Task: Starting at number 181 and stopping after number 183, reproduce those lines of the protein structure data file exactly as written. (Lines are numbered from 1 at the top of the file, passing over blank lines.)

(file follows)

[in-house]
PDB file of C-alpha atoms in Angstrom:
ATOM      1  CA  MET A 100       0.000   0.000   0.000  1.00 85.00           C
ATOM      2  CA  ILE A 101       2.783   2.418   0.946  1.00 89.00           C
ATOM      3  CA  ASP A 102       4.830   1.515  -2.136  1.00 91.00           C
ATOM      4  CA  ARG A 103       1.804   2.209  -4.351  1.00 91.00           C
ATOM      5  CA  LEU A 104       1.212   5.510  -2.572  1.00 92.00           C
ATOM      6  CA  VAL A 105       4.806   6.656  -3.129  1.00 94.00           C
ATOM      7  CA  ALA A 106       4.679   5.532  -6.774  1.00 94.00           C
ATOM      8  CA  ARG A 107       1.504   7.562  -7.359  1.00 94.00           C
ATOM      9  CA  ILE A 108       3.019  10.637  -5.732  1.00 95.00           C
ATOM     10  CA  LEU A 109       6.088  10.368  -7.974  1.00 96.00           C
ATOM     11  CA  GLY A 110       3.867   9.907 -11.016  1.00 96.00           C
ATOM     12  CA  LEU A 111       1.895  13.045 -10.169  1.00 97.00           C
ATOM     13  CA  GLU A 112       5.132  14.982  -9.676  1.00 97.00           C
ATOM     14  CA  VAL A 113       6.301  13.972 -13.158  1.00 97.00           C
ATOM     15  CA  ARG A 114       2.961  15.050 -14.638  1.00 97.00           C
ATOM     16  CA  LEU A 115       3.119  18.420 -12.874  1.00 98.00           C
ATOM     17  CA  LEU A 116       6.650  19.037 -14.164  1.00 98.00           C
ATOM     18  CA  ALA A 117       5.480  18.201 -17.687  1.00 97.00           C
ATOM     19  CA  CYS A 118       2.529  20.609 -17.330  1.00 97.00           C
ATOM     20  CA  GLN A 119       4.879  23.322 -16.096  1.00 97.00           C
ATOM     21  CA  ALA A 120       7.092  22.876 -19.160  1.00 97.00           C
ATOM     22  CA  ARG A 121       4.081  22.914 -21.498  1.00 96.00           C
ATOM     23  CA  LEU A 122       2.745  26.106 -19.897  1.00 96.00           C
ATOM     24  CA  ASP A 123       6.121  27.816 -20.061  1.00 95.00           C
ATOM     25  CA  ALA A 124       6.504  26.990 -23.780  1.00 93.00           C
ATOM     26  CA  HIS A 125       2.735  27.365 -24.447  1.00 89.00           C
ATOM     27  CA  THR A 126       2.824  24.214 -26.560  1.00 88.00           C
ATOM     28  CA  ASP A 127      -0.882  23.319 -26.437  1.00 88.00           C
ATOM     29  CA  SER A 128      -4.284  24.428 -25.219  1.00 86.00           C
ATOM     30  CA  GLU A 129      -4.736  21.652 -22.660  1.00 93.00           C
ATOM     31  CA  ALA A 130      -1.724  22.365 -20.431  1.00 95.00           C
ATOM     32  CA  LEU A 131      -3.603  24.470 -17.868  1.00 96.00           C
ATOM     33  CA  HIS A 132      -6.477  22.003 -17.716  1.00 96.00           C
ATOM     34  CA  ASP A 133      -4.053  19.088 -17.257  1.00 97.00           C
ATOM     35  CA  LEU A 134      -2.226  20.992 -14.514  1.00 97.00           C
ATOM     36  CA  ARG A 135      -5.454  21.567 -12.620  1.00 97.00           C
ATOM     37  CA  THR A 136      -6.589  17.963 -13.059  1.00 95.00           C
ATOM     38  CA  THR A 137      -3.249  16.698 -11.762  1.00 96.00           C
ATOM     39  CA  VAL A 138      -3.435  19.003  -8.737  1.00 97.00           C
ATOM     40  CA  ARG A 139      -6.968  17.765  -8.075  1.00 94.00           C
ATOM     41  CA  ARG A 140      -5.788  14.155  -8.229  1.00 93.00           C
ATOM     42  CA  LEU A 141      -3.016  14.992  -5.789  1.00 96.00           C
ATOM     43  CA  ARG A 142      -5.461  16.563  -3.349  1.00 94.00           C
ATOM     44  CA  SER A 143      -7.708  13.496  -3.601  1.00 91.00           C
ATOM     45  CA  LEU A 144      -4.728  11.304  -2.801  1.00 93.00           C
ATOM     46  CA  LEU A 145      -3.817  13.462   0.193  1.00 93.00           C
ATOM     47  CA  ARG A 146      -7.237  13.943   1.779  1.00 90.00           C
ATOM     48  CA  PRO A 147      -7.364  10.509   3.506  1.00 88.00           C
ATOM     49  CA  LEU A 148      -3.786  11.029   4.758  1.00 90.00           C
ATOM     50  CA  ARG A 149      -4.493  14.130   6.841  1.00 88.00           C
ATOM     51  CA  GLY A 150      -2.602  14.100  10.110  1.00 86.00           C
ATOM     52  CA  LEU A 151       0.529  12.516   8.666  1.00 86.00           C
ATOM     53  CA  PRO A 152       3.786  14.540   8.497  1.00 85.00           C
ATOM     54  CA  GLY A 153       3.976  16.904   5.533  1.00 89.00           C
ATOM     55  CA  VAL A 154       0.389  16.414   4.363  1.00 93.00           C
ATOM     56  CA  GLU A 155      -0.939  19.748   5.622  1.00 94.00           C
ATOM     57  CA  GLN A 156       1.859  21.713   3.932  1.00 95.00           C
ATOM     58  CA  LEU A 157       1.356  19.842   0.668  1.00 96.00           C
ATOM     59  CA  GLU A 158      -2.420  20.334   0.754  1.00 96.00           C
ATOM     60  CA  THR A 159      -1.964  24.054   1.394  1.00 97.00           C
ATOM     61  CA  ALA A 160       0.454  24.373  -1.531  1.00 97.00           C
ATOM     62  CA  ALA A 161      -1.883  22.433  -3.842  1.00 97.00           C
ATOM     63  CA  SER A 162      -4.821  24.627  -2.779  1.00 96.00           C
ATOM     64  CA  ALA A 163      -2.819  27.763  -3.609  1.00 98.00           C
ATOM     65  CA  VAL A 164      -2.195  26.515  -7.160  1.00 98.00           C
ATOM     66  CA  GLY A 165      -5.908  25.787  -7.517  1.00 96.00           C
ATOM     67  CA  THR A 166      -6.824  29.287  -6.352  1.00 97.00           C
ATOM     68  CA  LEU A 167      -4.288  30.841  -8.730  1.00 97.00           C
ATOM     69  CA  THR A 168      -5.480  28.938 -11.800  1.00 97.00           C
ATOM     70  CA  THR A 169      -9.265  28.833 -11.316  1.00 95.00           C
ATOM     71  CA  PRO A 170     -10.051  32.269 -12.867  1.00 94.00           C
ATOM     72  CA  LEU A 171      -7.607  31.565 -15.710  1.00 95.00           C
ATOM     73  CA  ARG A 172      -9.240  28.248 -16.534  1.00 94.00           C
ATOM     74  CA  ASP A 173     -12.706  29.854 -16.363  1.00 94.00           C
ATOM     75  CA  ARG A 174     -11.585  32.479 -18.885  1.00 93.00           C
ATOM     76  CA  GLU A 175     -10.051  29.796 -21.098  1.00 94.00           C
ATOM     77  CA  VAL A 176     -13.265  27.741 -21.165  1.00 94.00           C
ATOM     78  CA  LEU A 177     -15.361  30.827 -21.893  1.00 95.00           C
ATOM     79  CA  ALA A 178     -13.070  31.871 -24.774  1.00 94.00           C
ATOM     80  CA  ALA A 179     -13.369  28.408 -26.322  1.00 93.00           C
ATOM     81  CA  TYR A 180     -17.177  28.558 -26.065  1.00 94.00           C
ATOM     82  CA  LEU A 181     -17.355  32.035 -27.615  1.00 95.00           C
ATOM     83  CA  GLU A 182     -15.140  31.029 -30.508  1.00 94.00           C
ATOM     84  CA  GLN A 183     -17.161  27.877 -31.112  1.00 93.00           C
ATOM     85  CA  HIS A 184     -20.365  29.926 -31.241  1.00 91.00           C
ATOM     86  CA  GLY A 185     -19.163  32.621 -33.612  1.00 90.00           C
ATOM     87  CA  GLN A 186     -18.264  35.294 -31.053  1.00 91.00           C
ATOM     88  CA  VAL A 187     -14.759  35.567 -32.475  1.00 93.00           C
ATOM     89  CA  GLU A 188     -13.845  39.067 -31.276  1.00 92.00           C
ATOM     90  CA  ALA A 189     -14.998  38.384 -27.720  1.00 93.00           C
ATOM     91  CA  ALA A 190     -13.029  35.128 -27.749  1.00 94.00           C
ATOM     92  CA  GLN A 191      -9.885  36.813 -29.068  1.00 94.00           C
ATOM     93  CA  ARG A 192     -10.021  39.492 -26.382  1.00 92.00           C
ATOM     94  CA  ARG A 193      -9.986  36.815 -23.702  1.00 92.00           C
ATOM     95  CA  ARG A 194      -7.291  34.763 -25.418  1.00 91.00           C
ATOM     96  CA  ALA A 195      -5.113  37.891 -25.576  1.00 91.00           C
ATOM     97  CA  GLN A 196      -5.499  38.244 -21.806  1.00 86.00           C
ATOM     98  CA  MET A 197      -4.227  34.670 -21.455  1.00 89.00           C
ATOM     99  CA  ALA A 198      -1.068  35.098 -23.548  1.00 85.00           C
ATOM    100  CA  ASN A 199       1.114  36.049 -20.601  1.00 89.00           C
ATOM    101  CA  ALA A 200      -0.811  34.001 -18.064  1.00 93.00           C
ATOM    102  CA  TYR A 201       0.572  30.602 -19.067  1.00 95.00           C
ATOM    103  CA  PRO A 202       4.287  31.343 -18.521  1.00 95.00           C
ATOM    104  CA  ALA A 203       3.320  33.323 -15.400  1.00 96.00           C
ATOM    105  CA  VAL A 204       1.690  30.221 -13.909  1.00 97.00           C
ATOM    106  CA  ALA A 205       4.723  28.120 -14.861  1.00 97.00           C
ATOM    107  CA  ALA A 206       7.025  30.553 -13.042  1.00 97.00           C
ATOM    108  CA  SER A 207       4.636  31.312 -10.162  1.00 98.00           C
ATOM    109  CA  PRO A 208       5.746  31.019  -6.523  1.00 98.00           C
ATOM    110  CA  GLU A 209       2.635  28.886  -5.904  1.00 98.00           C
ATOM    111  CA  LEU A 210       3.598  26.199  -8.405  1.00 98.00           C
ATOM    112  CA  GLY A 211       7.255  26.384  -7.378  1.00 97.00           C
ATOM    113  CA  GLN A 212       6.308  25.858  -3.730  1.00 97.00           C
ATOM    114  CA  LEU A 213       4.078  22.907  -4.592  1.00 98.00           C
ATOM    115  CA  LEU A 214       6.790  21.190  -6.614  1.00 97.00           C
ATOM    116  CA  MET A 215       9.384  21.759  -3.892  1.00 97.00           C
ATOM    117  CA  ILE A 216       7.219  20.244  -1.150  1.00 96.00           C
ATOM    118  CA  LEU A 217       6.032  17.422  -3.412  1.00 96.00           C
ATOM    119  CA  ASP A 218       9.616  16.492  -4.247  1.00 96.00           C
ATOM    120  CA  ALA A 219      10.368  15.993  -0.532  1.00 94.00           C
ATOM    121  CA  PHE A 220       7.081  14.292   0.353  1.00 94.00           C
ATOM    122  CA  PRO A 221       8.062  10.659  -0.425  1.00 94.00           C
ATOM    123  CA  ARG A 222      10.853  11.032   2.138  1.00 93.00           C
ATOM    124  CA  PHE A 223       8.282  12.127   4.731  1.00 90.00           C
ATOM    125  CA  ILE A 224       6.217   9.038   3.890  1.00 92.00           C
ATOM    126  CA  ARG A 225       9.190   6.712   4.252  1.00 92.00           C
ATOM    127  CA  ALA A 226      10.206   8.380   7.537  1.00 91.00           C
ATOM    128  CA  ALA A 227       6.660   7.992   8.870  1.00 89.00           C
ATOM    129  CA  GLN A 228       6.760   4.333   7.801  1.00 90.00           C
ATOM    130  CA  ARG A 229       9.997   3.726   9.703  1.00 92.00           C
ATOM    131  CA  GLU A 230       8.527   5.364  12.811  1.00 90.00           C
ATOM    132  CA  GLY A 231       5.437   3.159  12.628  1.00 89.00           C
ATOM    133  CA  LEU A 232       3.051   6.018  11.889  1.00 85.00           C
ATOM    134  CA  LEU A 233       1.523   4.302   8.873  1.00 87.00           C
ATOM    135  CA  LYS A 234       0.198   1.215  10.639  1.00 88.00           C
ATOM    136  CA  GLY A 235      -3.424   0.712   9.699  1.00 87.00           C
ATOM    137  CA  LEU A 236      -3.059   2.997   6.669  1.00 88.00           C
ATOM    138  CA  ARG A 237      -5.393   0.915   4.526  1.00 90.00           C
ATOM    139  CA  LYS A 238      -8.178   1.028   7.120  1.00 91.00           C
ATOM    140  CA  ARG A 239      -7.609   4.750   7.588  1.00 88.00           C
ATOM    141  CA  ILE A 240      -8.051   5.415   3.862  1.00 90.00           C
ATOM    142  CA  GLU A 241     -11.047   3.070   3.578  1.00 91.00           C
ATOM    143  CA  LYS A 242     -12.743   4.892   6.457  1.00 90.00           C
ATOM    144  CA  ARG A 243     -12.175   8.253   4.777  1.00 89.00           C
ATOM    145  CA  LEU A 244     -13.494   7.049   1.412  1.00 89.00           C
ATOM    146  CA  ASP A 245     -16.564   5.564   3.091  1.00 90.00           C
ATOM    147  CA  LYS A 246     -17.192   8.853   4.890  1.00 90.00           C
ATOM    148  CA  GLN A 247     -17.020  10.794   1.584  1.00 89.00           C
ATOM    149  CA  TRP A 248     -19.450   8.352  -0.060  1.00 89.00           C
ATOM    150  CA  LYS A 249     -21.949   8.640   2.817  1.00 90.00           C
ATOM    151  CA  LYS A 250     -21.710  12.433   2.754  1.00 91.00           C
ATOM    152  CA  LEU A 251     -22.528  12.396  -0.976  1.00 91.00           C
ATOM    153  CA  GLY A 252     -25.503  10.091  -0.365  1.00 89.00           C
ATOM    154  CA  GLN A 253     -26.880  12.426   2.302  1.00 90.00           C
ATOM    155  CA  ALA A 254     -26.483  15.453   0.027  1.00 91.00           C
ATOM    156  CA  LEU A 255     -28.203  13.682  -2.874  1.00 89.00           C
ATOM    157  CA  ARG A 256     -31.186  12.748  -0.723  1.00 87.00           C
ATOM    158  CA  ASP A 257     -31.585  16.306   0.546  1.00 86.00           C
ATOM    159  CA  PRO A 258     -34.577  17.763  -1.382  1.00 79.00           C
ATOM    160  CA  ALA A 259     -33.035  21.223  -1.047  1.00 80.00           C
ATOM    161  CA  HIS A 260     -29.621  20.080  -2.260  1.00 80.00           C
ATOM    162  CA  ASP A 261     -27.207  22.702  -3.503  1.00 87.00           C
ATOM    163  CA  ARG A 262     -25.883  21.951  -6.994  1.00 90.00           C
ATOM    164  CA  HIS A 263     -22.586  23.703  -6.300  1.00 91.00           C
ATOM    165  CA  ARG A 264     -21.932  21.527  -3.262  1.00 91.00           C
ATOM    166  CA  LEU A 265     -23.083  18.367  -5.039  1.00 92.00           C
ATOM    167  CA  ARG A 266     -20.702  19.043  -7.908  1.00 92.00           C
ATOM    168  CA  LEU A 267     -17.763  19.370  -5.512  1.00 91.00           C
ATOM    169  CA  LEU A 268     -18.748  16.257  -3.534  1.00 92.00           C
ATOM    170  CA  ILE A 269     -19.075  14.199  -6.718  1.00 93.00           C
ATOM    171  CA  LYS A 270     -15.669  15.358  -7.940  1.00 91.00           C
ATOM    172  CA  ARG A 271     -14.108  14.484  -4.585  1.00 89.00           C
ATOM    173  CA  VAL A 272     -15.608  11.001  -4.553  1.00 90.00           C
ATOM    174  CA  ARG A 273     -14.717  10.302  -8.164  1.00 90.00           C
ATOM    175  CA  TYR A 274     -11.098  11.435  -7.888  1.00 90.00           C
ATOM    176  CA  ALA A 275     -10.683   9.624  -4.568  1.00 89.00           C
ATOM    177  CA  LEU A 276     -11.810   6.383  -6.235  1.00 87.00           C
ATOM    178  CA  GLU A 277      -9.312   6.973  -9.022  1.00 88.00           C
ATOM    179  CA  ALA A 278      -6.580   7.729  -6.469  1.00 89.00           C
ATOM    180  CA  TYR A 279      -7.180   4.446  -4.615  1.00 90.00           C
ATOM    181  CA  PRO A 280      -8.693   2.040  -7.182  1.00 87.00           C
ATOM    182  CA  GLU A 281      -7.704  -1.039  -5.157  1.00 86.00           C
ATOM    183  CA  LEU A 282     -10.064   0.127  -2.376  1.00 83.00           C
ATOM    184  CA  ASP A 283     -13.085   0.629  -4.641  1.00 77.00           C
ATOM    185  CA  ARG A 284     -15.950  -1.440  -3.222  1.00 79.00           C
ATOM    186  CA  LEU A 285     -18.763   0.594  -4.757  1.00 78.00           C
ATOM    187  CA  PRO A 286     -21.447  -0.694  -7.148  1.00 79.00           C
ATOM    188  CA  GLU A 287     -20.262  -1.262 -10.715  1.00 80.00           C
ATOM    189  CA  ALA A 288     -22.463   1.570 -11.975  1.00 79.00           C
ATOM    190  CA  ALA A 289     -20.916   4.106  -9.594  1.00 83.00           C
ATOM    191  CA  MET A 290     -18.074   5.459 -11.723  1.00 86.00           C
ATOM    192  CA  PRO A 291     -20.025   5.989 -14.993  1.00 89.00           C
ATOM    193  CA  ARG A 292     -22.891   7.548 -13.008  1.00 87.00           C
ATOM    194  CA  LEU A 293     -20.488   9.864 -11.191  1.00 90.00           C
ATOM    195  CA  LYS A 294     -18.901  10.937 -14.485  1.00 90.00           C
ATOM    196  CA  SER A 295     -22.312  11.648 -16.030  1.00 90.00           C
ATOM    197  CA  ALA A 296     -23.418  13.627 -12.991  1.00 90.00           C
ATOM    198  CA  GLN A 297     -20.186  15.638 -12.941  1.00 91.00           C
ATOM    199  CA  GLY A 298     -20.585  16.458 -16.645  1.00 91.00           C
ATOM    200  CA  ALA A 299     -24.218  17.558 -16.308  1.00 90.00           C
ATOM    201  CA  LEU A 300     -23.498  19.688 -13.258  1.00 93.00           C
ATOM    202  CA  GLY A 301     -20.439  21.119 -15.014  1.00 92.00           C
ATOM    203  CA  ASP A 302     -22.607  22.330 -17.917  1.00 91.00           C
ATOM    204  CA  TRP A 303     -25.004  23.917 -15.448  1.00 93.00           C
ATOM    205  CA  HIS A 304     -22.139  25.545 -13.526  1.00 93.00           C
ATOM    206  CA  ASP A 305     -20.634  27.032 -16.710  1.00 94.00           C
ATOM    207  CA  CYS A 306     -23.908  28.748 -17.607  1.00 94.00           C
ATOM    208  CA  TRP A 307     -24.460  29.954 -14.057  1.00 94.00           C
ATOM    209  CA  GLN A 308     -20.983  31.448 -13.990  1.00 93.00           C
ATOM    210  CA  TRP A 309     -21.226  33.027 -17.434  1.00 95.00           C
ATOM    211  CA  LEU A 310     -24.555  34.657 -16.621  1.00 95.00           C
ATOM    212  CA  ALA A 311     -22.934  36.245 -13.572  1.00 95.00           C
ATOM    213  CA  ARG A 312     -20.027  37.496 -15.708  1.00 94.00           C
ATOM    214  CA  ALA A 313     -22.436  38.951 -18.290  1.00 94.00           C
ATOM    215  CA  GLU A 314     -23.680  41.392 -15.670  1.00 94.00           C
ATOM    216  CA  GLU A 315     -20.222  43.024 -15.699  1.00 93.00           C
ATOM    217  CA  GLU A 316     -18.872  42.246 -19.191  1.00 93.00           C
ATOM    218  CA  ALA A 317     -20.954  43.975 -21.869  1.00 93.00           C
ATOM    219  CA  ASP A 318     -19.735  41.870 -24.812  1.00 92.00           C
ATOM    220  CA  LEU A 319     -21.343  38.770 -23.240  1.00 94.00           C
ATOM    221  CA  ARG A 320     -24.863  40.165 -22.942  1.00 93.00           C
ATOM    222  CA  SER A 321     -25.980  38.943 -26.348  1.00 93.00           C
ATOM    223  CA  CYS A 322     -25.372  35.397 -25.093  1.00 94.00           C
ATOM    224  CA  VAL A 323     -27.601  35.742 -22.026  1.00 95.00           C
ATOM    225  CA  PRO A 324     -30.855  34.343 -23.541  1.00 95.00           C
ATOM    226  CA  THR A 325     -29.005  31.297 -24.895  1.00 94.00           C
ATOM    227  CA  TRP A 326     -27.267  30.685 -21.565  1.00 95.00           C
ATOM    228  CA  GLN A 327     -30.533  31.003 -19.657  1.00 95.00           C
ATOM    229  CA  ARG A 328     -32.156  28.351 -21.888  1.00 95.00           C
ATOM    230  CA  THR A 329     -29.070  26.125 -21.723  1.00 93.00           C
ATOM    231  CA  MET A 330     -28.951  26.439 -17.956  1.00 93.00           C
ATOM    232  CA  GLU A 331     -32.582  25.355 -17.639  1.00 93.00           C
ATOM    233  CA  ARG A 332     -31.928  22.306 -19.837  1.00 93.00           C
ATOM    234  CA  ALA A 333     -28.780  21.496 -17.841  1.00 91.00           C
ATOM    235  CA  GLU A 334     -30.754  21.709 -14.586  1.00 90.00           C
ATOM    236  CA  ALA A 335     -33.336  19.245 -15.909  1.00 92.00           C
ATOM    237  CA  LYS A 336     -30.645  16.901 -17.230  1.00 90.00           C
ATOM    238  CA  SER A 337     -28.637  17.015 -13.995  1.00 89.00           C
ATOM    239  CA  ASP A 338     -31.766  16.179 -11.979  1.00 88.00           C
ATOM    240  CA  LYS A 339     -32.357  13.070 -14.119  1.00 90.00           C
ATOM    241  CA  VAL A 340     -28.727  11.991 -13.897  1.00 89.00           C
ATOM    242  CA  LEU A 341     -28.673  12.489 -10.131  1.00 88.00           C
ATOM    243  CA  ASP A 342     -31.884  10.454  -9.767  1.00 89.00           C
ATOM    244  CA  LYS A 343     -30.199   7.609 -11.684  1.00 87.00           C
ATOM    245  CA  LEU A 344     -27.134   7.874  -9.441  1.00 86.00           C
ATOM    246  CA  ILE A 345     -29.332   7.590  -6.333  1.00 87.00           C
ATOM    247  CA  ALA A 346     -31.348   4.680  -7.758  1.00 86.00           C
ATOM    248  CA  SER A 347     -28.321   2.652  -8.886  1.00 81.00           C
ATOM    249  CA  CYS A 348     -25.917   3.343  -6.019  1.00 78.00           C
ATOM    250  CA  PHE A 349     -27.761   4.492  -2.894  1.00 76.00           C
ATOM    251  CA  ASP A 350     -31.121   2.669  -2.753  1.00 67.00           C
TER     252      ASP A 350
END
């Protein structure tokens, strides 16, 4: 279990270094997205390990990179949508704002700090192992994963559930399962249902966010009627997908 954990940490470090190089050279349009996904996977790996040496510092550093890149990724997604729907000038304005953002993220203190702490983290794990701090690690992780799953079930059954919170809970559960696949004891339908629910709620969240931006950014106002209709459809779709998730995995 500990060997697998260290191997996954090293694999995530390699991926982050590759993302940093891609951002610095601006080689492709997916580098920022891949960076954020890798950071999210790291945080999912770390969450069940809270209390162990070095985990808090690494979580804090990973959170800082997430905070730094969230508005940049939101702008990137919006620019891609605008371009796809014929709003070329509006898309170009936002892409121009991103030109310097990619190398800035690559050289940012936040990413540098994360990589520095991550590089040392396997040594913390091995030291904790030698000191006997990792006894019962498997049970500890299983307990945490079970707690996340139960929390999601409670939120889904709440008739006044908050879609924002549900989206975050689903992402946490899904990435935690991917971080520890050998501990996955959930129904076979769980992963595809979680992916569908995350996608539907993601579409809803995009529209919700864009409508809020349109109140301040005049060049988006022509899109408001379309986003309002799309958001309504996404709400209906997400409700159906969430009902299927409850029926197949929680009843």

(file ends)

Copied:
ATOM    179  CA  ALA A 278      -6.580   7.729  -6.469  1.00 89.00           C
ATOM    180  CA  TYR A 279      -7.180   4.446  -4.615  1.00 90.00           C
ATOM    181  CA  PRO A 280      -8.693   2.040  -7.182  1.00 87.00           C